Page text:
For the first time since 2001, and just the second time during Derek Jeter‘s tenure, there will be a different starting shortstop on opening day. Back in 2001, it was Luis Sojo getting the nod while the captain began the season on the disabled list. Prior to that and thereafter, Jeter has been the stalwart at the position since his rookie year in 1996. Now, with Jeter needing further time to recover from his fractured ankle last October, Eduardo Nunez will get the go on Monday.
Jeter’s injury situation in 2013 is much different than in 2001. Of course, there was a huge age difference. But this time, there is a lot more uncertainty as to when Jeter will return, and how frequently he’ll be able to man the position. Like it or not, Nunez will be seeing a significant amount of playing time at short this season, even when Jeter returns. Quite frankly, it was a bit surprising the Yankees didn’t try to bring in a more reasonable insurance plan, but that ship has sailed (for now).
Over the past few seasons, the Yankees’ love affair for Nunez has grown extremely frustrating. Despite showing no true ability to hit (.272/.318/.384, 88 wRC+ in 491 PAs), abominable fielding (no need for stats to exemplify), the organization continues to give him opportunities. Essentially, the lone redeeming quality Nunez has shown is his speed on the basepaths, swiping 38 bags in 46 attempts (82.6%).
Is there any reason to be optimistic about Nunez? Last month, Chris wondered if there was any hope for Nunez’ defense, but still concluded that (unsurprisingly) the odds are stacked against him. Nonetheless, the Yankees have worked on his throwing motion this spring, hoping for a solution. Maybe that helps to an extent, but you can probably still anticipate plenty of souvenirs in the seats behind first base. Looking at it from a glass half full perspective, you can be sure that Nunez will get to more balls than Jeter. Jeter’s range has been subject to scrutiny throughout his career, so a younger and more athletic Nunez should at least have the opportunity to convert more grounders into outs, perhaps making up for some of his defensive miscues.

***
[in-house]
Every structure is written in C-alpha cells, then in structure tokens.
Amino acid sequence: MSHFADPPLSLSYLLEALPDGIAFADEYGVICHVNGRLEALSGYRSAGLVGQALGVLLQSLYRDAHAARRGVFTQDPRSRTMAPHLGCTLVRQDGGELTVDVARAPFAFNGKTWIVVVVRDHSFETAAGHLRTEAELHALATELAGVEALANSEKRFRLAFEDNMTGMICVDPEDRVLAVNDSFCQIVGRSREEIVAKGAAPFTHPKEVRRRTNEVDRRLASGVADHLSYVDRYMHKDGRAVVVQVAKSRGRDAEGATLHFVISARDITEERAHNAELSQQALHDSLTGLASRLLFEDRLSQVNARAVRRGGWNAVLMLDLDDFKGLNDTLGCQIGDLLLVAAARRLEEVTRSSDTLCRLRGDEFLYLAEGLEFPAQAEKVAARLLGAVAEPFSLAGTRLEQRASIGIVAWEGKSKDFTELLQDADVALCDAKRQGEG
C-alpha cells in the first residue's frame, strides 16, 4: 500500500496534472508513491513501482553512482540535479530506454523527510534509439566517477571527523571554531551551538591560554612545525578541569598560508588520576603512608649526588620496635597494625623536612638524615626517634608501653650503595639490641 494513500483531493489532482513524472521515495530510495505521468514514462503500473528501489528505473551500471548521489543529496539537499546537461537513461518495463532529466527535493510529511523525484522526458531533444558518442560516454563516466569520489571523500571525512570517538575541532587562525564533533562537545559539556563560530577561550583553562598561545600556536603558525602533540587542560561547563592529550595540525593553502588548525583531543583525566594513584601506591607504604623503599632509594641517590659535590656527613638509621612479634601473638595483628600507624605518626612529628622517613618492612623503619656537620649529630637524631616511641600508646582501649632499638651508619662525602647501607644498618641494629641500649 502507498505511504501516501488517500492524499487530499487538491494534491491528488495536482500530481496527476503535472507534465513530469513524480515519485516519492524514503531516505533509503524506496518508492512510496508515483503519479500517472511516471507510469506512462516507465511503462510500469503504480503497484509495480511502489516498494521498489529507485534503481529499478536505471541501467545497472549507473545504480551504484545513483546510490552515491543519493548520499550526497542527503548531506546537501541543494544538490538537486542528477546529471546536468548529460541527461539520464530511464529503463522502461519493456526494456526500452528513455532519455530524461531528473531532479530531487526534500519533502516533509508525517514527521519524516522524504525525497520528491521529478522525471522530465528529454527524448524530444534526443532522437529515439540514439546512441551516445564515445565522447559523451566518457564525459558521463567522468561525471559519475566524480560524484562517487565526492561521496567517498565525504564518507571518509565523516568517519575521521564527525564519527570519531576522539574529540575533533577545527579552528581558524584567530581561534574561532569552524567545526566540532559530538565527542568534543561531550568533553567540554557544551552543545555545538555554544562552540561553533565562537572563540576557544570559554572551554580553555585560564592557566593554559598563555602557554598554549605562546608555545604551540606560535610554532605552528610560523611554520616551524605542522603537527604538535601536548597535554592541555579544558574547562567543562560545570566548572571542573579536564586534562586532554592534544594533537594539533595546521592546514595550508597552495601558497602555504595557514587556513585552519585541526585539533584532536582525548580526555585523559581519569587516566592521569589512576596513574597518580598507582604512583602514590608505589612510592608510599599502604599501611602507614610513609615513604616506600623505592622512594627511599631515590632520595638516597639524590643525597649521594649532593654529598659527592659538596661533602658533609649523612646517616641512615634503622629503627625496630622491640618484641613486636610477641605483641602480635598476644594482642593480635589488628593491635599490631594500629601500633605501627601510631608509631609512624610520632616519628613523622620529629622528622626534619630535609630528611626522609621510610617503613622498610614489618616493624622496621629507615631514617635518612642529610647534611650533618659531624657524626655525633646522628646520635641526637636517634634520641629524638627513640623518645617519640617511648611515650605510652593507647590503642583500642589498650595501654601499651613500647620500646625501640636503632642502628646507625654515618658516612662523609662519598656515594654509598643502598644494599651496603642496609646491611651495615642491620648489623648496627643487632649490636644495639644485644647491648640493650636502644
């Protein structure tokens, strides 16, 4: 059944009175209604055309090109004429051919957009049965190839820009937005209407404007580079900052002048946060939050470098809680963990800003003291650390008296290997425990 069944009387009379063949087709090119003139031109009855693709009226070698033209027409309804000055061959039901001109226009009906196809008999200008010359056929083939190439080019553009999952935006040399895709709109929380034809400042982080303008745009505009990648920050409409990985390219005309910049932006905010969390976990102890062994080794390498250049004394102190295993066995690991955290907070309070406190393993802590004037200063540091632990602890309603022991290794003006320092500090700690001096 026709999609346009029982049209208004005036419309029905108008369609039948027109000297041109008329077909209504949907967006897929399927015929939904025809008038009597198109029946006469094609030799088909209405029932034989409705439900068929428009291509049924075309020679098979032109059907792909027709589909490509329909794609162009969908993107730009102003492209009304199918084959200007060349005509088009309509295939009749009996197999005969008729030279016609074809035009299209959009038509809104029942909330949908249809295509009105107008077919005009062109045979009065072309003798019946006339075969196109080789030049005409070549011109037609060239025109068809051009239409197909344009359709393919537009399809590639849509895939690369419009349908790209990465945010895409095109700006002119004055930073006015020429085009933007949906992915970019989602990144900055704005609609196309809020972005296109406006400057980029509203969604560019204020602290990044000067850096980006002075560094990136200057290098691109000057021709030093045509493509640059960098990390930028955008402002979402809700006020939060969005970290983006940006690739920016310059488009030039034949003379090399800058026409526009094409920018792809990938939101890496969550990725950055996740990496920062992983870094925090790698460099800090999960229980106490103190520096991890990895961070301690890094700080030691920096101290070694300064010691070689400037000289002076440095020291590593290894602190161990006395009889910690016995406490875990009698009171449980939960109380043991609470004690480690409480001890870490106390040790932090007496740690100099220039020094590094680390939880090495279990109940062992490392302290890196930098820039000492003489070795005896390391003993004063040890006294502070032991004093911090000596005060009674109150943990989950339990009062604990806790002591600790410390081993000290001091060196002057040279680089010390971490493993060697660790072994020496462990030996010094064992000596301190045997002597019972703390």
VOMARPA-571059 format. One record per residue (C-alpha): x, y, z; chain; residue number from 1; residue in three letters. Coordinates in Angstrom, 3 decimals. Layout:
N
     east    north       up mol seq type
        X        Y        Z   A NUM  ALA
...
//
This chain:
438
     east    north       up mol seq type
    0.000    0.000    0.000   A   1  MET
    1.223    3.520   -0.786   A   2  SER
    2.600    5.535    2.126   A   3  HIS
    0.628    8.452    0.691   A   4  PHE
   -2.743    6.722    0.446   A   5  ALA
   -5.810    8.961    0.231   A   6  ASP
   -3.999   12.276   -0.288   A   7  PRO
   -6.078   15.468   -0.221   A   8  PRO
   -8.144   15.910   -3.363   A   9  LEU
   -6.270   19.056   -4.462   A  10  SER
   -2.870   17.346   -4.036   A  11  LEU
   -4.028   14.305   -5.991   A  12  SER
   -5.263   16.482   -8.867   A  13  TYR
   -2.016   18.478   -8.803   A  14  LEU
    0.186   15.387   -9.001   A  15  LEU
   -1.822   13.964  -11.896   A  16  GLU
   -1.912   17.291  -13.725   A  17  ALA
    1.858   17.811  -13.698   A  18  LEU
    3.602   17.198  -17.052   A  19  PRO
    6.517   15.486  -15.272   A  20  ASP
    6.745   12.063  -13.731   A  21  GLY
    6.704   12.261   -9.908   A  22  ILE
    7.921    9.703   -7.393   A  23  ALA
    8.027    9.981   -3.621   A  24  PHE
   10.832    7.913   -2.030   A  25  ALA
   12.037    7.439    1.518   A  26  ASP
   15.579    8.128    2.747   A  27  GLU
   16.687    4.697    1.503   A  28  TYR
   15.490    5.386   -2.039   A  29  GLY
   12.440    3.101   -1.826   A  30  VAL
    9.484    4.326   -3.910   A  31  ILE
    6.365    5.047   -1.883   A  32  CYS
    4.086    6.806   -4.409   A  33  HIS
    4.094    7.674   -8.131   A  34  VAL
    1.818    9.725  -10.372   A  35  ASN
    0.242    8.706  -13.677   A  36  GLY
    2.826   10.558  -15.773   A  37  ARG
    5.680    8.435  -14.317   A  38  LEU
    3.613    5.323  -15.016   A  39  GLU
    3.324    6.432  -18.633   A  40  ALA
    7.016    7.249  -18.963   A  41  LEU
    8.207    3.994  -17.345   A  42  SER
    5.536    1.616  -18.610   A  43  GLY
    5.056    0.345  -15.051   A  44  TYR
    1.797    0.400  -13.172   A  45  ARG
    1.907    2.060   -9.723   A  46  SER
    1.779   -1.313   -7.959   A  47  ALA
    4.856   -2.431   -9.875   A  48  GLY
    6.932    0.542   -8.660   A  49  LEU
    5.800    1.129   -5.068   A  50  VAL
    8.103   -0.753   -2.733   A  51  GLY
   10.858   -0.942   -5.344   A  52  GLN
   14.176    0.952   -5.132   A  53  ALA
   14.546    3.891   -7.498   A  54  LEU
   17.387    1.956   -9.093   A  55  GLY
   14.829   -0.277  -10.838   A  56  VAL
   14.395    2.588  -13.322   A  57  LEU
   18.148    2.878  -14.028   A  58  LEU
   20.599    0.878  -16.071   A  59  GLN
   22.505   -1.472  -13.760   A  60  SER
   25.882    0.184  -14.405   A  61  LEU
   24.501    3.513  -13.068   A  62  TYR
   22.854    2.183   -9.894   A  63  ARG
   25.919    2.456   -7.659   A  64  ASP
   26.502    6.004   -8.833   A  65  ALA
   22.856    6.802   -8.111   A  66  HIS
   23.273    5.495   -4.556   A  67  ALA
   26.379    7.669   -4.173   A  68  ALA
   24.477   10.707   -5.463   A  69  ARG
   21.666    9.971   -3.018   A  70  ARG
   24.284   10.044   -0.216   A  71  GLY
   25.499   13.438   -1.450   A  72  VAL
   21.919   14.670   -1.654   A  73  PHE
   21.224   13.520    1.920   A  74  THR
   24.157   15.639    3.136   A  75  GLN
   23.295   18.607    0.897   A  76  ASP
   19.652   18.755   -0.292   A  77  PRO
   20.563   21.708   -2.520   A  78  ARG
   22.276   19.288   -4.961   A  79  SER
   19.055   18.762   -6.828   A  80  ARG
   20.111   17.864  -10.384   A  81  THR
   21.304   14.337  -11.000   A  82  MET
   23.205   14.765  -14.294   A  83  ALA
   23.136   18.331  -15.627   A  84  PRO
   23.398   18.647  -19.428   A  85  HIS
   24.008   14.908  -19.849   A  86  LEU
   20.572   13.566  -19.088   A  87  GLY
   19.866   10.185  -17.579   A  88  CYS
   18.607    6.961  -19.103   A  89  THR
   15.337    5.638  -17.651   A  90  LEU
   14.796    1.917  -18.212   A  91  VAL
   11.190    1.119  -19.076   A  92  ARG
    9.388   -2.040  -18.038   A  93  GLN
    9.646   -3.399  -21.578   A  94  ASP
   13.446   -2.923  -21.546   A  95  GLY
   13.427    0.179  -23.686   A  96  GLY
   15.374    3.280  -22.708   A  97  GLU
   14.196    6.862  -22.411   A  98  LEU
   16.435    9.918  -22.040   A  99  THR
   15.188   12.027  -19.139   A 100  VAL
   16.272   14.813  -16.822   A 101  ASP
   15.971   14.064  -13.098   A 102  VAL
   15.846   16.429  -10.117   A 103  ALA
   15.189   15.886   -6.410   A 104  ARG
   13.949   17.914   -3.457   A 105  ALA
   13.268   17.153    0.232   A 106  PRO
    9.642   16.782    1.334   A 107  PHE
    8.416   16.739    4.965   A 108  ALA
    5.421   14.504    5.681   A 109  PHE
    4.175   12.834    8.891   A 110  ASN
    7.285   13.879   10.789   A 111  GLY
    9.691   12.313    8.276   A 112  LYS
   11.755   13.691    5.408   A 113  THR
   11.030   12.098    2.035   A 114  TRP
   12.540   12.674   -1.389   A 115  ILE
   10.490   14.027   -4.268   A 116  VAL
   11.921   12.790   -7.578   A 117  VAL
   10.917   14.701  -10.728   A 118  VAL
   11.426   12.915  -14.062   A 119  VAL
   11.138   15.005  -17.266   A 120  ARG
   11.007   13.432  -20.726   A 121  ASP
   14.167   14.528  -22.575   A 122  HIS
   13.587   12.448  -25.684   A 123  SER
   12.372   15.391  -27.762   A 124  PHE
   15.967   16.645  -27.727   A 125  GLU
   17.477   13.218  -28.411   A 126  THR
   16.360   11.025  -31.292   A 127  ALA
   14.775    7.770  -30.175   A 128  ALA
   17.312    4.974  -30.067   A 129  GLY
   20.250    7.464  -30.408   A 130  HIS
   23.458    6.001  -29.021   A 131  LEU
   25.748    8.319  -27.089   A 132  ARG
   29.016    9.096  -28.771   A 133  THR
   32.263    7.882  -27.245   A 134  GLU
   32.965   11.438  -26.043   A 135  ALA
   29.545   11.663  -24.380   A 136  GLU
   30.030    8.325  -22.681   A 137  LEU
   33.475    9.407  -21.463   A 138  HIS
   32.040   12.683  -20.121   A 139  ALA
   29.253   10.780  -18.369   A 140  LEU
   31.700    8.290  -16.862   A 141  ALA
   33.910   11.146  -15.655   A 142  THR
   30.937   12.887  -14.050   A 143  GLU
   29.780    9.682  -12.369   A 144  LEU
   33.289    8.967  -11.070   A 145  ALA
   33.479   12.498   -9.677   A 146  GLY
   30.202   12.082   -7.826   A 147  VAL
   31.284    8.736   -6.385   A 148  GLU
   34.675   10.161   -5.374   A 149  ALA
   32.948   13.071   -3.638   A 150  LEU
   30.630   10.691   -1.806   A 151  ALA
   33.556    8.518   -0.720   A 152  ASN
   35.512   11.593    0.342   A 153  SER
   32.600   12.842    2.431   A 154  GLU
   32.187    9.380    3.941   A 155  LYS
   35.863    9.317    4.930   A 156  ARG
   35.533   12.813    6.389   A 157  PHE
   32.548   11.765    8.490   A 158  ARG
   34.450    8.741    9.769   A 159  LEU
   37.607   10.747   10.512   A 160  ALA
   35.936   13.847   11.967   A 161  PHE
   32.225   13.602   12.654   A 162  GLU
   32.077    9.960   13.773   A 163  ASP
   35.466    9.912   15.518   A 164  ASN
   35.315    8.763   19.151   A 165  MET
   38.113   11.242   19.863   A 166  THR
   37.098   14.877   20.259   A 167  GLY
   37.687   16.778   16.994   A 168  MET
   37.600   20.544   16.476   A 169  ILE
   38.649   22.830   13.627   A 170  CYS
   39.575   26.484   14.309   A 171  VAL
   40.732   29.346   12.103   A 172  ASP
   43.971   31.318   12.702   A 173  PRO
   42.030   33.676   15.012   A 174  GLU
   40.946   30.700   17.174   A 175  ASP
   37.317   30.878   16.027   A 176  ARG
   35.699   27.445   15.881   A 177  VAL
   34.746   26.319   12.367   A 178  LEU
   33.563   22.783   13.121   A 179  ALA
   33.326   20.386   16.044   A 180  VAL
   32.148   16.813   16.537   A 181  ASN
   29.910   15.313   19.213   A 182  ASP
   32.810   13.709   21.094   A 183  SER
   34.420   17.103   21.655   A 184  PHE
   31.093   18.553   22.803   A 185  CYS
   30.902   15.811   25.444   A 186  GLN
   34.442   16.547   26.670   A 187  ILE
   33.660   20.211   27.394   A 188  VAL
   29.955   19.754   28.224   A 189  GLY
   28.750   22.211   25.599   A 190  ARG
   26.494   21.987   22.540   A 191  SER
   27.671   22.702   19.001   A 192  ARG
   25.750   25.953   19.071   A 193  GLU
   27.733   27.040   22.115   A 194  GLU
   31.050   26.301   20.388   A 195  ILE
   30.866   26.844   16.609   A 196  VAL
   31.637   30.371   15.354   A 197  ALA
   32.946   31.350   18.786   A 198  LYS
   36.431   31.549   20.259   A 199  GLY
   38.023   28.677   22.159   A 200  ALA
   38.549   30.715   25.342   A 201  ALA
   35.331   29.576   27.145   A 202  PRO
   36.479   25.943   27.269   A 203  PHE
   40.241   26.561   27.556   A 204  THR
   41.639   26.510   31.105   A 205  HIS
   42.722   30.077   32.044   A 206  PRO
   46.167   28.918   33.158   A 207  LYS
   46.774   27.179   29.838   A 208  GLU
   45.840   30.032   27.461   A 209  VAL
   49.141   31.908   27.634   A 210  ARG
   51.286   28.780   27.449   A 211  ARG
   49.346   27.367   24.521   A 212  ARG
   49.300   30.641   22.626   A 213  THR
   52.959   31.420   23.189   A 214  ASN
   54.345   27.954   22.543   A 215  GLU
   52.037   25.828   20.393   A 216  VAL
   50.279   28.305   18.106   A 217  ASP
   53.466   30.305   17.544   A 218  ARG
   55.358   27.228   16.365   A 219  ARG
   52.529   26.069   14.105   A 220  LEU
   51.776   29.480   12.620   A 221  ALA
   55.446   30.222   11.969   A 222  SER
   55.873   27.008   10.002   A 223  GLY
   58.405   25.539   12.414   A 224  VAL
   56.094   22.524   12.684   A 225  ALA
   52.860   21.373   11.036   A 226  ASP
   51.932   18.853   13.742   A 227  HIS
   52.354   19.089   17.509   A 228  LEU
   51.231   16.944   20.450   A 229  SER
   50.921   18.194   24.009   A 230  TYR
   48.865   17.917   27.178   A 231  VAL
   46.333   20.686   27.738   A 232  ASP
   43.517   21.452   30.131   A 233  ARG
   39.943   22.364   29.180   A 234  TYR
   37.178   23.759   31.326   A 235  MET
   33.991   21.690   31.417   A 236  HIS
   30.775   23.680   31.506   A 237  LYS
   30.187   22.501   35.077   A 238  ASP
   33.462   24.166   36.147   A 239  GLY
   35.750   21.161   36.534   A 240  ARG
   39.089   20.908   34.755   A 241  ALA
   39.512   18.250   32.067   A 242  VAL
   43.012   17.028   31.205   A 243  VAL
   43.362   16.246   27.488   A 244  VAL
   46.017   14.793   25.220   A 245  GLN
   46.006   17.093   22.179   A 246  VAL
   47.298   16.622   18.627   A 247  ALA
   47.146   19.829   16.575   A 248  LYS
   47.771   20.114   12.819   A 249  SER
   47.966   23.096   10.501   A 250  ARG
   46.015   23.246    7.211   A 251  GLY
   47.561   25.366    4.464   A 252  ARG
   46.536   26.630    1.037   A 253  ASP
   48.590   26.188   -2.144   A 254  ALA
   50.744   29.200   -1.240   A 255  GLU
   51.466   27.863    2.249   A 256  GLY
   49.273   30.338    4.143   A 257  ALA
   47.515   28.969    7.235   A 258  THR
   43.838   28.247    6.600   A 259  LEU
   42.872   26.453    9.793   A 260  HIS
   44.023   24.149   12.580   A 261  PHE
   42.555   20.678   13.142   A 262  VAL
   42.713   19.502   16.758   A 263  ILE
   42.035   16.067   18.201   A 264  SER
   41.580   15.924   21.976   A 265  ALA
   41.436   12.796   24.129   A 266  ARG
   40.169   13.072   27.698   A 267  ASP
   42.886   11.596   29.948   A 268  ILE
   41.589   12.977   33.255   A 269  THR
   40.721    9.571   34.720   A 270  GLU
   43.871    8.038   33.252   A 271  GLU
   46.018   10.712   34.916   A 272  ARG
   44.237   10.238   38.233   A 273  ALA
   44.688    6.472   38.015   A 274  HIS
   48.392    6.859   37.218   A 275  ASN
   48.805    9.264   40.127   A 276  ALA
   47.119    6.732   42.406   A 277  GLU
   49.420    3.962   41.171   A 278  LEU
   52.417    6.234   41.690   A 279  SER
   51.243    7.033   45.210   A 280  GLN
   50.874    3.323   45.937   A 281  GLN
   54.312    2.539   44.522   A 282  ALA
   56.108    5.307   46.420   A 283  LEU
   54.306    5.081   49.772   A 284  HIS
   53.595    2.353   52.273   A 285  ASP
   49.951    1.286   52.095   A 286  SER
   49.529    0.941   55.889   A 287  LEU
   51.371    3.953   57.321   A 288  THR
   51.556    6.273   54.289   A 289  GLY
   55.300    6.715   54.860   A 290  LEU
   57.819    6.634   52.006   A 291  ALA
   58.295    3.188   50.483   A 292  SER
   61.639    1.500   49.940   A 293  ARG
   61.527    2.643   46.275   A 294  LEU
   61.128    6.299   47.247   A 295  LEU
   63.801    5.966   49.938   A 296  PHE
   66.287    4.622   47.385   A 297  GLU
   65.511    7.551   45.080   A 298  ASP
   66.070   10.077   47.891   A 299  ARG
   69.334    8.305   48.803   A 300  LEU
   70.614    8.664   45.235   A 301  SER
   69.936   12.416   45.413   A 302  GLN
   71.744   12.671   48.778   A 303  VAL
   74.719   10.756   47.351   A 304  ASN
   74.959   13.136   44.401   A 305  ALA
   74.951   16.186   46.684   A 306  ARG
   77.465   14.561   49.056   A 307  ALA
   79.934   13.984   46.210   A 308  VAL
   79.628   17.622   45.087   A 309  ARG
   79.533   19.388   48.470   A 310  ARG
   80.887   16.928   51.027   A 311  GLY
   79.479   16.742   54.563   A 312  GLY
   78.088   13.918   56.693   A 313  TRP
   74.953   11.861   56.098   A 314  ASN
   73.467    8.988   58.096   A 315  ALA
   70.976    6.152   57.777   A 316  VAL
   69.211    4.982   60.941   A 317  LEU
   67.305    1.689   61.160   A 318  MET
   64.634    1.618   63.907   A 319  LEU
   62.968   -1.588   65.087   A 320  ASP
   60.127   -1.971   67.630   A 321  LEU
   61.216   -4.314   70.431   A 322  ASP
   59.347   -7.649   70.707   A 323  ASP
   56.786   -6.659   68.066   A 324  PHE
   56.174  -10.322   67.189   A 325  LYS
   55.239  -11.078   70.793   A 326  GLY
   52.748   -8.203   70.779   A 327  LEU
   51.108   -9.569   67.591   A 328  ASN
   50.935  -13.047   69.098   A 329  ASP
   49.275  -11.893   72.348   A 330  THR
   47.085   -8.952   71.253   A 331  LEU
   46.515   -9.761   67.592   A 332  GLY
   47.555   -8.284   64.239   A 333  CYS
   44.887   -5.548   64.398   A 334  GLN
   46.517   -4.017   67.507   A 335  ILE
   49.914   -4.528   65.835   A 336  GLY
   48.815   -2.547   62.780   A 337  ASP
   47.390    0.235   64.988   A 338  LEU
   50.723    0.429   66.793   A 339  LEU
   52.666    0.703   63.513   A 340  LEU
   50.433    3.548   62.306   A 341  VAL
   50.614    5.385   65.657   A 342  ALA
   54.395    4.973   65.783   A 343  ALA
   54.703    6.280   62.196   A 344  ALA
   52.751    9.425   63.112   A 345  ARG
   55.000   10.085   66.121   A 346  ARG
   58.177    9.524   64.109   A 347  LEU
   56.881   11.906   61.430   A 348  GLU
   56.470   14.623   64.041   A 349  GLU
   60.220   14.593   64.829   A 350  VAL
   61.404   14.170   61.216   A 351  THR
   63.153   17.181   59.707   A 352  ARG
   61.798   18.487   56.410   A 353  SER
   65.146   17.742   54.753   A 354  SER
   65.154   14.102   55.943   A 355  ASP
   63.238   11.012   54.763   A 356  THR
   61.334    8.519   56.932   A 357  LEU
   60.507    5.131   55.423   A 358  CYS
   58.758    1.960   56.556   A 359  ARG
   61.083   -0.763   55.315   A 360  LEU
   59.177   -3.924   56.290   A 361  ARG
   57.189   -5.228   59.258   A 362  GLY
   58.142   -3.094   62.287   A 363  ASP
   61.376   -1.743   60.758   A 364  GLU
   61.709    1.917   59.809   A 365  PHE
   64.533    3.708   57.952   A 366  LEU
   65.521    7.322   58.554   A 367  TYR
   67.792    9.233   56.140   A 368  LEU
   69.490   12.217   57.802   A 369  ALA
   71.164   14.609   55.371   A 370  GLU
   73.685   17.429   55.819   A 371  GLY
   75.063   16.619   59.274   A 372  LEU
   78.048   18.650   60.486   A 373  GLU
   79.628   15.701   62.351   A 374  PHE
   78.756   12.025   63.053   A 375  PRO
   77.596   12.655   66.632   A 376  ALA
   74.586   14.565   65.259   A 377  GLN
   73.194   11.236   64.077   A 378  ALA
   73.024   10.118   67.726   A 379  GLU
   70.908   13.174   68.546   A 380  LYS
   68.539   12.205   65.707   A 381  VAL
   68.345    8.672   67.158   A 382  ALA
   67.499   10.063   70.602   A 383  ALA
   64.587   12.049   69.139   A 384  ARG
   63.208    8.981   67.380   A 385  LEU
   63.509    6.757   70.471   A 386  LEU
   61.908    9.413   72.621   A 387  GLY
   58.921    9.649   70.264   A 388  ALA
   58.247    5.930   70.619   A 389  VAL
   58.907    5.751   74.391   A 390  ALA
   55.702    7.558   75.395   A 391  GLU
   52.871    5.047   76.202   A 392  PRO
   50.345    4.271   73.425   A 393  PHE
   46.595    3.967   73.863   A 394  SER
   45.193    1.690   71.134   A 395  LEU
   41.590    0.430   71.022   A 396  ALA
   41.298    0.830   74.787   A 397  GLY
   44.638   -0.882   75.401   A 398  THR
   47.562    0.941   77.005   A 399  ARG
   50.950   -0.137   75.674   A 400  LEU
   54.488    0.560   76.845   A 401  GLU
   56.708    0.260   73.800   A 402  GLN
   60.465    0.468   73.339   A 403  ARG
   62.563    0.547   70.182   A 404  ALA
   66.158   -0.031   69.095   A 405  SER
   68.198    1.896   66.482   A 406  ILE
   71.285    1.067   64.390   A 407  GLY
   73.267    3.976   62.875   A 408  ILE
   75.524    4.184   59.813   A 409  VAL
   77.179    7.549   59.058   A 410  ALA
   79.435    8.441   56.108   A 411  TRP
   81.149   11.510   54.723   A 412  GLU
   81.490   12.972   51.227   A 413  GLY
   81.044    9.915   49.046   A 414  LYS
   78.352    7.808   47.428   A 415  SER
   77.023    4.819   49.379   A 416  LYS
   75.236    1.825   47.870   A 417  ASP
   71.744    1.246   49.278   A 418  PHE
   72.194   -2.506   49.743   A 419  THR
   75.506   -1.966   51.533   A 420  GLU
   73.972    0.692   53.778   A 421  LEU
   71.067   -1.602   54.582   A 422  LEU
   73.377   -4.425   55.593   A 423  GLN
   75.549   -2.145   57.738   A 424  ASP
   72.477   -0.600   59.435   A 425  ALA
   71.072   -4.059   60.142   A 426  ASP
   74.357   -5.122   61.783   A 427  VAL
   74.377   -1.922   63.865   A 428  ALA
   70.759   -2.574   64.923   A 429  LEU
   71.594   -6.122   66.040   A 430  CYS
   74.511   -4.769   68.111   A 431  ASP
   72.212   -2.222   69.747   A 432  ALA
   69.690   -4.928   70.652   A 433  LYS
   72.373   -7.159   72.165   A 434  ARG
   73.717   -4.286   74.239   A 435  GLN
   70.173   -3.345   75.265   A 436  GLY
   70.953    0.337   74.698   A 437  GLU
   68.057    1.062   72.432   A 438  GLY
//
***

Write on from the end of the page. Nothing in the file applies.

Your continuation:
What about his offense? In 67 Spring Training plate appearances, he’s hit .293/.373/.362, with an opponent quality of 9.3 (8=AAA, 10=MLB). While it’s nice that he’s performed well against pretty decent pitching quality, I still don’t want to read too much into spring stats. In 2012, he was effective in 100 PAs: .292/.330/.393, which I along with any other Yankees supporter would sign up for right now. However, he’ll probably perform more along the lines of his 2011 line: .265/.313/.385, in 338 PAs. ZiPS projects him to be slightly worse than that, forecasting the same batting average, but .008 less in OBP and .022 less in SLG.
The biggest issue with Nunez’ offense is that he hits the ball in the air far too often, especially in the infield. In his big league career, 23.4% of batted balls were infield pop ups. Not only is this atrocious for any player, but it is especially upsetting for a guy with good speed. Nunez’ legs best would be utilized as more of a ground ball hitter. If he continues to hit the ball straight up with such frequency, he’ll always be the career .308 wOBA guy that he is. Trying to be optimistic once again, but perhaps there’s upside here if he can start beating the ball into the dirt.
Overall, it’s really hard to expect anything from Nunez, other than a handful of collective facepalms from the Yankees fanbase. Over a full season, just about all projection systems see him as roughly a 1 win player. Not that Jeter was going to repeat his 3 WAR performance from last season, but the difference between the two is still significant. If Nunez is exposed in extended playing time, I would expect the Yankees to scour the trade market for an adequate replacement, providing more comfort at the position when Jeter needs to DH. Who knows though, maybe the new throwing motion is a solution to his fielding woes. Maybe he starts utilizing his speed better at the plate in terms of learning to get on top of the ball. Those are two big ifs, however, so expectations for Nunez are justifiably low in 2013.
Photo by Keith Allison from Owings Mills, USA (Eduardo Nunez Uploaded by Muboshgu) [CC-BY-SA-2.0], via Wikimedia Commons
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